The really great thing about the merging of art, design and technology is the fun new ways that we can present data. There is no excuse for killing your audience with boring charts and tables. Infographics are here to not only inform the reader about data and statistics, but get them engaged and excited enough to pass the resource on to others.
(Information Graphics) An umbrella term for illustrations and charts that instruct people, which otherwise would be difficult or impossible with only text. Infographics are used worldwide in every discipline from road maps and street signs to the many technical drawings in this encyclopedia.
You can’t begin to appreciate how powerful an infographic is until you actually see them in action. In fact, infographics are spreading to all forms of communication, not just presentations – but resume’s too. Take a look at some of these.
And then there are the really good infographics that explain processes or data that are just too hard to “get” any other way. There are more cool infographic resumes to look at over at Cool Infographics Blog.
Check out these infographics about social media
There are65 Social Media Infographics you can look at courtesy of Pamorama Blog.
Why market Research is More Relevant than EVER
There’s a trend going on that may seem threatening to market research on the outside, but is actually a huge whopping opportunity on the inside and here it is -
Data is MORE important than EVER. But UNDERSTANDING data and putting it into a context that helps marketers develop strategies and sales people sell is an area where market research hasn’t explored as much as it’s needed.
Providing data and context so that the creatives can create infographics that help people understand products, services, industries and markets is HUGELY important!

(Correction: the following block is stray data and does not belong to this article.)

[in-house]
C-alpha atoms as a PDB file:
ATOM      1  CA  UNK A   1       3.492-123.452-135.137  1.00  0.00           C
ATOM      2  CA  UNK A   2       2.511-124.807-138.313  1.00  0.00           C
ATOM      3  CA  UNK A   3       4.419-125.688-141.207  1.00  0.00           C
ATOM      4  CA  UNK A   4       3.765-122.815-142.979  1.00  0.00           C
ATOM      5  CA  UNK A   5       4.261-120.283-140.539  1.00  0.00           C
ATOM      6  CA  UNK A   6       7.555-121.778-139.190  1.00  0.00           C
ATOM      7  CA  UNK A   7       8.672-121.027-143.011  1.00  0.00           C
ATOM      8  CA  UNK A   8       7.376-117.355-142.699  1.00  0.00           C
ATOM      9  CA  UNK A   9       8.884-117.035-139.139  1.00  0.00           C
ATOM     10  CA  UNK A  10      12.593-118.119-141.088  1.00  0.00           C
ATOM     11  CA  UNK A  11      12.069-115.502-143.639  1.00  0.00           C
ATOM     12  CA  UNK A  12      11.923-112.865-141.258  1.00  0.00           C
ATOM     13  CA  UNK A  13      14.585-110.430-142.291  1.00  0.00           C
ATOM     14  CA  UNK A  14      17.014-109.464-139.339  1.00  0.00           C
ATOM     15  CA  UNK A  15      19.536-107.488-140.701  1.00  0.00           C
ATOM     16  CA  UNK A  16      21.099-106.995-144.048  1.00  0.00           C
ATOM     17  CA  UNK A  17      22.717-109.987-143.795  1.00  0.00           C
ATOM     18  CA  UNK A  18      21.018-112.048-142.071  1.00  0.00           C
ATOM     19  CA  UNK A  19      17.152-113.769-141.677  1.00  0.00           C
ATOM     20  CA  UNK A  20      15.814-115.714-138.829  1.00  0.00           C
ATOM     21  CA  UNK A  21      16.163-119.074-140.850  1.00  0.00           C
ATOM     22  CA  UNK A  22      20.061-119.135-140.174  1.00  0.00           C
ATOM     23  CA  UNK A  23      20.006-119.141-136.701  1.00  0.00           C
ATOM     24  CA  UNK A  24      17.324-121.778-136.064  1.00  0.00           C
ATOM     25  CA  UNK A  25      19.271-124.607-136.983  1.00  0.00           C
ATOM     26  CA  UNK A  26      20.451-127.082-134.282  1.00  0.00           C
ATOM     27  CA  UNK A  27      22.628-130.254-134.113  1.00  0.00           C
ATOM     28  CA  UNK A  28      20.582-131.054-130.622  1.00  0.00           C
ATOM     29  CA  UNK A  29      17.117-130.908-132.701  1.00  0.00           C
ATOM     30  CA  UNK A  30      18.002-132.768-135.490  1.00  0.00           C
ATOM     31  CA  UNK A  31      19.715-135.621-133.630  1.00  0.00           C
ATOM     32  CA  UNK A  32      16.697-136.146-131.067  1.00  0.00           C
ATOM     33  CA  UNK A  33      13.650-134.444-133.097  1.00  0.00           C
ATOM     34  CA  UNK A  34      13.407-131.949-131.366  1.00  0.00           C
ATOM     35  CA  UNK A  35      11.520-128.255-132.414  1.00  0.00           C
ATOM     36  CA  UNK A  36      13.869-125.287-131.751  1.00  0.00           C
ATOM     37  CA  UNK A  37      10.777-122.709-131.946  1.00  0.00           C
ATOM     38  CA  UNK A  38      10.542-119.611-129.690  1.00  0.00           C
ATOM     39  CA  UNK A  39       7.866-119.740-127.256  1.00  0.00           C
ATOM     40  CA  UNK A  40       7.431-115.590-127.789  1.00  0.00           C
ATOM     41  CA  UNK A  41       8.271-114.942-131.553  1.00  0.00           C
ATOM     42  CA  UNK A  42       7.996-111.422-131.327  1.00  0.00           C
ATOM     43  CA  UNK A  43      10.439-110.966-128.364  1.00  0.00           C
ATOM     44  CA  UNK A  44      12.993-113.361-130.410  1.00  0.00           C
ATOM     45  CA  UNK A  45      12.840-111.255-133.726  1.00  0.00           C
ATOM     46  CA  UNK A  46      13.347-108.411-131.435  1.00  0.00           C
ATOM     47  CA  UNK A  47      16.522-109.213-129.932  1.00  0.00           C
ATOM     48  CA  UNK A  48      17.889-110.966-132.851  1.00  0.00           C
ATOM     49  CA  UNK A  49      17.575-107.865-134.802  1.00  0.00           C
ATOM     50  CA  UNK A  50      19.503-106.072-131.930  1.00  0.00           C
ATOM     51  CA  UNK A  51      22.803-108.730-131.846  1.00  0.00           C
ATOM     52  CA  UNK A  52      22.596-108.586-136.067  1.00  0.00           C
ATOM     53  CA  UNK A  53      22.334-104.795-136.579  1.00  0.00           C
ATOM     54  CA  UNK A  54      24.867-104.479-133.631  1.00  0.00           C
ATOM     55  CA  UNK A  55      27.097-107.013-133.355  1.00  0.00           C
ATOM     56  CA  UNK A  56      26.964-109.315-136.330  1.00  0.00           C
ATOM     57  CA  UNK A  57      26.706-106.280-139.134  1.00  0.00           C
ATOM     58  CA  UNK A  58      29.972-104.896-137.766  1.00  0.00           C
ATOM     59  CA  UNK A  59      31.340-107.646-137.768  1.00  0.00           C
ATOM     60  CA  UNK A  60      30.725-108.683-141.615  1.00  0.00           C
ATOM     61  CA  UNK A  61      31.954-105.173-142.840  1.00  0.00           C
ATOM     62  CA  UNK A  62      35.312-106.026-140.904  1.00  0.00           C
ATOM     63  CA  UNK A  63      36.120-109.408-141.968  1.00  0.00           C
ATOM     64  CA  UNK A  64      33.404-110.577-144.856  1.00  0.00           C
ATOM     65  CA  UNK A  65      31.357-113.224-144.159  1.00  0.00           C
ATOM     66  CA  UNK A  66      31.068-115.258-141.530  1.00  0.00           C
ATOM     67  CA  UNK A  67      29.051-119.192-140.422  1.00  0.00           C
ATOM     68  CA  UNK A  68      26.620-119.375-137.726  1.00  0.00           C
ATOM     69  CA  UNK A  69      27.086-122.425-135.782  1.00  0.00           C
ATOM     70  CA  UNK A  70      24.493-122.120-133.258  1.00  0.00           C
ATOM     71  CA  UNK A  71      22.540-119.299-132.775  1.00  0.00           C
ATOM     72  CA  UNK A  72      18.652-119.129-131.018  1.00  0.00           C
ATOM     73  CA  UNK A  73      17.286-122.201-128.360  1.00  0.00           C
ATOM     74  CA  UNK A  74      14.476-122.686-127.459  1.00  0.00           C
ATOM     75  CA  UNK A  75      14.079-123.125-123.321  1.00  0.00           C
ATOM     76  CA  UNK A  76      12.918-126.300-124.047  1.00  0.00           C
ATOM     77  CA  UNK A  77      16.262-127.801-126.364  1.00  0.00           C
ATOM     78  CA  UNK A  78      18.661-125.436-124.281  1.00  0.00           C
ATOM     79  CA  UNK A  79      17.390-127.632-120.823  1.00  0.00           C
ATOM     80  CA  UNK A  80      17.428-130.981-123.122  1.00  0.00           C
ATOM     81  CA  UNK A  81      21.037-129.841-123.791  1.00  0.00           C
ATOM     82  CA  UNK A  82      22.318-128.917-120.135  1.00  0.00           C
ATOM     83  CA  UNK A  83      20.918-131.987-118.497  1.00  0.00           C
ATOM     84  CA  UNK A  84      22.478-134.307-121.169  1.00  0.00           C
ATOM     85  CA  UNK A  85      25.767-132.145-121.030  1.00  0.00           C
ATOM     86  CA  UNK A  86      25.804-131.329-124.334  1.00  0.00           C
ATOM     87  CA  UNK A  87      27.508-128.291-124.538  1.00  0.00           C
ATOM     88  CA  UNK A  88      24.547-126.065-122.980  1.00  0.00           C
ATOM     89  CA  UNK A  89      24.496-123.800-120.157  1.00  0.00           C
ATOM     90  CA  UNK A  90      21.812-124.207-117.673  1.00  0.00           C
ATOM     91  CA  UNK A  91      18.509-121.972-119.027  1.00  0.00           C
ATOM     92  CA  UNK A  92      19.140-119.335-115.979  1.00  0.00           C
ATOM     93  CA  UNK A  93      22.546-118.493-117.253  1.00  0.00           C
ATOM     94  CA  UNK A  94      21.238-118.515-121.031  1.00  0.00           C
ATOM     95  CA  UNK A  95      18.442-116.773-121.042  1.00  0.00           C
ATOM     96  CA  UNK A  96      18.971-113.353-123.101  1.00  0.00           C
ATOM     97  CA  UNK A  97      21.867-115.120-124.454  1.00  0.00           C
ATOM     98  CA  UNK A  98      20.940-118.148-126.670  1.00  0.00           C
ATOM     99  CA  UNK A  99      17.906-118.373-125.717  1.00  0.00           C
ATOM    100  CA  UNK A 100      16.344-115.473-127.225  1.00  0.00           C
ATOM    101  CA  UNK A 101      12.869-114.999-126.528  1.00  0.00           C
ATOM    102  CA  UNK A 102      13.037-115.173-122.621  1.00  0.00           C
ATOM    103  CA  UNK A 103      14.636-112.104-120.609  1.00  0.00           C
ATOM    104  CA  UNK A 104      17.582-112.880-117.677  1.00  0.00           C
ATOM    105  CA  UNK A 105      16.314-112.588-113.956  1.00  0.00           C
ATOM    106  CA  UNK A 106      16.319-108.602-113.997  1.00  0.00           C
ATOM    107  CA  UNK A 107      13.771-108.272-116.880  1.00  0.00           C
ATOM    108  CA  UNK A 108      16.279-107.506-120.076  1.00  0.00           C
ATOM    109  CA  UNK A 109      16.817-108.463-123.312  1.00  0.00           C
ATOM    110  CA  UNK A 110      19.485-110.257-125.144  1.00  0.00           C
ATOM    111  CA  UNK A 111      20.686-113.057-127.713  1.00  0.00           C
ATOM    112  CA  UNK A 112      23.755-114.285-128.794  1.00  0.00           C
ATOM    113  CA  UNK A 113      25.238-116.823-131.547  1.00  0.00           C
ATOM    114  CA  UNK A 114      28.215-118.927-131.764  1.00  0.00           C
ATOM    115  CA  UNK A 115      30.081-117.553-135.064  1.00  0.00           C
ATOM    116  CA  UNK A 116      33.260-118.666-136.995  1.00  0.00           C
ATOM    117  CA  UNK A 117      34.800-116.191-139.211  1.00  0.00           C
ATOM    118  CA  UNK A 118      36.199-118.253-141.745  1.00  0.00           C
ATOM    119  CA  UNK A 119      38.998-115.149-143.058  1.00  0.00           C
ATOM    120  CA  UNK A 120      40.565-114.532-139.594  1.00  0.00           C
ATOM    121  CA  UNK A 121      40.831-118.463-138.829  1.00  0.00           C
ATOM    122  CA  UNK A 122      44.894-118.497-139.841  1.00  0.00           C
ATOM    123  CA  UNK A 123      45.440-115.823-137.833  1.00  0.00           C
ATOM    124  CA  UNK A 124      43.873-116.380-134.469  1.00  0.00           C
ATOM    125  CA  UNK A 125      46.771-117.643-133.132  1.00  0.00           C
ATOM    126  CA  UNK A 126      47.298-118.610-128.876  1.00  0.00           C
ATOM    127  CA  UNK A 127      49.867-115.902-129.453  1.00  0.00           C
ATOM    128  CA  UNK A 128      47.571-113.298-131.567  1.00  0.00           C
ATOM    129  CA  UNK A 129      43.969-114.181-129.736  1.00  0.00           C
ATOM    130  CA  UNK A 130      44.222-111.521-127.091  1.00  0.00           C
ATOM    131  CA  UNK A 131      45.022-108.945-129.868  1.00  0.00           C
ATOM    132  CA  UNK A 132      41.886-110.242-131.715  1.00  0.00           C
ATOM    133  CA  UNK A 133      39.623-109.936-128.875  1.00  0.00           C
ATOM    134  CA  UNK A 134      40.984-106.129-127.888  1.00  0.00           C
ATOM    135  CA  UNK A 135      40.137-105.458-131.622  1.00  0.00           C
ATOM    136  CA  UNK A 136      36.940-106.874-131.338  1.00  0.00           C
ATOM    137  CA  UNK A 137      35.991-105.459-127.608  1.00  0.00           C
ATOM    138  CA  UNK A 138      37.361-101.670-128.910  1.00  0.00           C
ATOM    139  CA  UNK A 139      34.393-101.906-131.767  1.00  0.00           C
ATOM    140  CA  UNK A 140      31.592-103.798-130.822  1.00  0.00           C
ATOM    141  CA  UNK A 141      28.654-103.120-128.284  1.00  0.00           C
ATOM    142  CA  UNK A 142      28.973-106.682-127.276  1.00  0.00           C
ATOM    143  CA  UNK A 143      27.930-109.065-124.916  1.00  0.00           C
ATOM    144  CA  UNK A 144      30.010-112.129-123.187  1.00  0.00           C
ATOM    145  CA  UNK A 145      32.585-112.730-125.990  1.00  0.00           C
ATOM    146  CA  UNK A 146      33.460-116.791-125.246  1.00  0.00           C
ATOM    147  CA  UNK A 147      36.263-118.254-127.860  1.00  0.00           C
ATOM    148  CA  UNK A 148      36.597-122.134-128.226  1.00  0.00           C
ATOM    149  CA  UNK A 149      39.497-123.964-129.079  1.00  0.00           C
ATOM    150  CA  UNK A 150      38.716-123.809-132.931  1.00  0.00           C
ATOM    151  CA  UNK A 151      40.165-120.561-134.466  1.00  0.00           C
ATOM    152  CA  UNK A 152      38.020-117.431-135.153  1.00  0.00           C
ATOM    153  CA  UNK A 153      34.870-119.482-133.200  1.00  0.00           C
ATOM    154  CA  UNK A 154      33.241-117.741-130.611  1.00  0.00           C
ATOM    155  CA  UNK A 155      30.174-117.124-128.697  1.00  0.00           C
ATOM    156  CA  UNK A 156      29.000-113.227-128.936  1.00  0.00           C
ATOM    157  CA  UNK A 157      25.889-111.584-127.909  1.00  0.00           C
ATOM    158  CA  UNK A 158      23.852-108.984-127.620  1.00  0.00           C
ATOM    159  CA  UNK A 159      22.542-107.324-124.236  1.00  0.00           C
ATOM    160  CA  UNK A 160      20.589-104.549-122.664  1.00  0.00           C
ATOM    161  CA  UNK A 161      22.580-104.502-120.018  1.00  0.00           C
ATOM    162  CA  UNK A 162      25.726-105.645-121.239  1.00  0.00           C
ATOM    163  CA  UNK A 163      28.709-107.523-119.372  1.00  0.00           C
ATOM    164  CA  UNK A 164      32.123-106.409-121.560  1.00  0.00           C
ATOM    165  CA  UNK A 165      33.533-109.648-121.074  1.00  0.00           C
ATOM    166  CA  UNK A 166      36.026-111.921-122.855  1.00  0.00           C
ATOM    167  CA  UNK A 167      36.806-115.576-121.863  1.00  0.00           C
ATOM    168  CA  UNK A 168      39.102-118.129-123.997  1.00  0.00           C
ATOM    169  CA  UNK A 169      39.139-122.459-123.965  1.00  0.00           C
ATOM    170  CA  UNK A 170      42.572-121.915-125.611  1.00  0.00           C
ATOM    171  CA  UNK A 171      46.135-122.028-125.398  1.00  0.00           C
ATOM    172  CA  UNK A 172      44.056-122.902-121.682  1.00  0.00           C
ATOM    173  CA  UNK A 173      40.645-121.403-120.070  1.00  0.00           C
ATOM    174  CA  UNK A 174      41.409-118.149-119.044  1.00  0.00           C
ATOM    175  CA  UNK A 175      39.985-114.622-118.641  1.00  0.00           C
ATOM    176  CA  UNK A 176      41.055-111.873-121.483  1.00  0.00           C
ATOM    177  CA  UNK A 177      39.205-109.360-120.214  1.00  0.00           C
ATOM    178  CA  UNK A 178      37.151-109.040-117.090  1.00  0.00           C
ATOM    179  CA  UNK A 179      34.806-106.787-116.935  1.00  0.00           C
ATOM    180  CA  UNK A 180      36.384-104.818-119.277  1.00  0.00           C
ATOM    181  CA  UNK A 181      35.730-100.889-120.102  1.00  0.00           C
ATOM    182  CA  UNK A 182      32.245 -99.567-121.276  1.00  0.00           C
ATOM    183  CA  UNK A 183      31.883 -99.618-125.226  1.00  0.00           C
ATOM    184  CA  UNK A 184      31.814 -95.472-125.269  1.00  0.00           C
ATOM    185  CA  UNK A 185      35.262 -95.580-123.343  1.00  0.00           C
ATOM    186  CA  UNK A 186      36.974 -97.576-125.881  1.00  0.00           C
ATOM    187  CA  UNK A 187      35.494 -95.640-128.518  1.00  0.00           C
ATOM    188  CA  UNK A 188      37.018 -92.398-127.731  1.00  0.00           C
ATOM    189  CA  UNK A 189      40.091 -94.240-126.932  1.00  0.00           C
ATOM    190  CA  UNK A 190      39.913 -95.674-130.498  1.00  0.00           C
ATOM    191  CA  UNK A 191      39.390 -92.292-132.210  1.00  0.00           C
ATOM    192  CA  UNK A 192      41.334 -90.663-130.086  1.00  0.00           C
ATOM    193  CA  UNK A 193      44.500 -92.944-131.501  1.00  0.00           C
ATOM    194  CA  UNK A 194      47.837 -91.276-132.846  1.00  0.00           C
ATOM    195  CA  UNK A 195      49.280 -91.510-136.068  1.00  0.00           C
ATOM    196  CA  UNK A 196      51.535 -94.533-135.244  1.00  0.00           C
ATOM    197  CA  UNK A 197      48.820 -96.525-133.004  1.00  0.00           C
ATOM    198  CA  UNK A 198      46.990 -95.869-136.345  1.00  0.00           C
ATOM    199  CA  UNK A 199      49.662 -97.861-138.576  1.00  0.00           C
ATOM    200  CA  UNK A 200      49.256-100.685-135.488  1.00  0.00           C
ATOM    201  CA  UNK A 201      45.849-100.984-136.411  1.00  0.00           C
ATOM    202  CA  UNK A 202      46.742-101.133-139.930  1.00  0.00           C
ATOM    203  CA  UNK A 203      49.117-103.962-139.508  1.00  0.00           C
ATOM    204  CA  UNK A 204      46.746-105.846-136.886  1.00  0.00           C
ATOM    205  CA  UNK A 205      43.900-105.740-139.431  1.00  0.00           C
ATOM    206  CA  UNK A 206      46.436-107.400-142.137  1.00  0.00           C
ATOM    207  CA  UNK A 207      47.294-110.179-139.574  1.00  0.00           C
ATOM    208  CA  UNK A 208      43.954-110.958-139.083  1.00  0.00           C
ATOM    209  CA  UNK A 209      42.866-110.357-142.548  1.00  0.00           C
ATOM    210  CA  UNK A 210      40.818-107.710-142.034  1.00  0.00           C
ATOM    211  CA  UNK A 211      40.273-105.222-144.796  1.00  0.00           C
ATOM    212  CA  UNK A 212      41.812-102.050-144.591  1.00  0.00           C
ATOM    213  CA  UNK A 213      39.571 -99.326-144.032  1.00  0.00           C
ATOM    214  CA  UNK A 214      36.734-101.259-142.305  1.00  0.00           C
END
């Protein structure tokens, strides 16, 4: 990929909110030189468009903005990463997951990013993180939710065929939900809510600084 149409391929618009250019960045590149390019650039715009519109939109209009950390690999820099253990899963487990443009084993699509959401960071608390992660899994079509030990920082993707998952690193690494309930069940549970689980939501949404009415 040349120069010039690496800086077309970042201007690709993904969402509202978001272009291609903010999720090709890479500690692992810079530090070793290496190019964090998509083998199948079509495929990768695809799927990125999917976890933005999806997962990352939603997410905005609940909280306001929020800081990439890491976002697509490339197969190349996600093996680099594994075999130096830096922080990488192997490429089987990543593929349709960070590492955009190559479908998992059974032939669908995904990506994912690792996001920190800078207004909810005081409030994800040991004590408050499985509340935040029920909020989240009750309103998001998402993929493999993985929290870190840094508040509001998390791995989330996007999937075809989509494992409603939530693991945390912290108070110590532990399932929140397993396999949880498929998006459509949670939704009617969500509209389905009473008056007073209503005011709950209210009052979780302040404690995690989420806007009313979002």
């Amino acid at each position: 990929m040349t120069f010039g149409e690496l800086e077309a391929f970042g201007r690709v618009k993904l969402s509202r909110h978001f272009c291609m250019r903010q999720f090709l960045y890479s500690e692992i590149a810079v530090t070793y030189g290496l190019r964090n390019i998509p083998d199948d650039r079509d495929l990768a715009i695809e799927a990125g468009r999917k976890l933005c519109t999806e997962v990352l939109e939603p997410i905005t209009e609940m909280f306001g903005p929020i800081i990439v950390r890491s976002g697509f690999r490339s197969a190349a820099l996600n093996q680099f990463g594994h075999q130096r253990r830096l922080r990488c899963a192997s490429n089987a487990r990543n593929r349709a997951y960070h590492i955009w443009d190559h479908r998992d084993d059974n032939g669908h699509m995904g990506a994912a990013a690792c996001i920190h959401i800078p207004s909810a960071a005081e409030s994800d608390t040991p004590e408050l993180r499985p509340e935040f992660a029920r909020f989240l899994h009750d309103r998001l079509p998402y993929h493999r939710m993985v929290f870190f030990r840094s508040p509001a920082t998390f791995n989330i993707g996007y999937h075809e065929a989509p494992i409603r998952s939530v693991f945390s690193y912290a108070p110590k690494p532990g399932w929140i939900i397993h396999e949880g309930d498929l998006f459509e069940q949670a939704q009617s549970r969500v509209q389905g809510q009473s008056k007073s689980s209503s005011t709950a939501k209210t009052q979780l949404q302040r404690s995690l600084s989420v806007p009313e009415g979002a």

So You Want to Create Your Own Infographic?
Great – you’re sold and now you want to get on creating an infographic! How do you even begin?
- Throw down all the data – You’re going to need a main point, theme or message (point #2) and if you don’t have one, then the best thing to do is to throw down ALL the data that you have and start looking for comparisons, contrasts and what images come to mind as you look at the data.
- What’s it all about? What’s the burning issue you want to communicate? Is there a main theme that you’re trying to represent? For example, if you are presenting data about social media – you can use the social media icons . If the point of your data is to show relationships, then think about what shows a relationships such as a family tree. If music is a theme, then think about instruments or sheet music. You get the picture. Use the examples to spur ideas.
- Keep it as simple as possible. This requires really understanding the data and what it is telling you. Reduce it down to its simplest visual form.
- Decide on a basic type of infographic – You can choose a timeline, a Venn diagram, flow charts and maps. The possibilities are endless.
- Give yourself time and a break. Unless you’re a statistical and graphic genius, chances are you will go through several iterations and drafts. Don’t get discouraged.
Here is a link to a bunch of free tools and resources where you can create your own infographics.
Have you already created an infographic – share it with us by leaving a link to your graphic in the comments.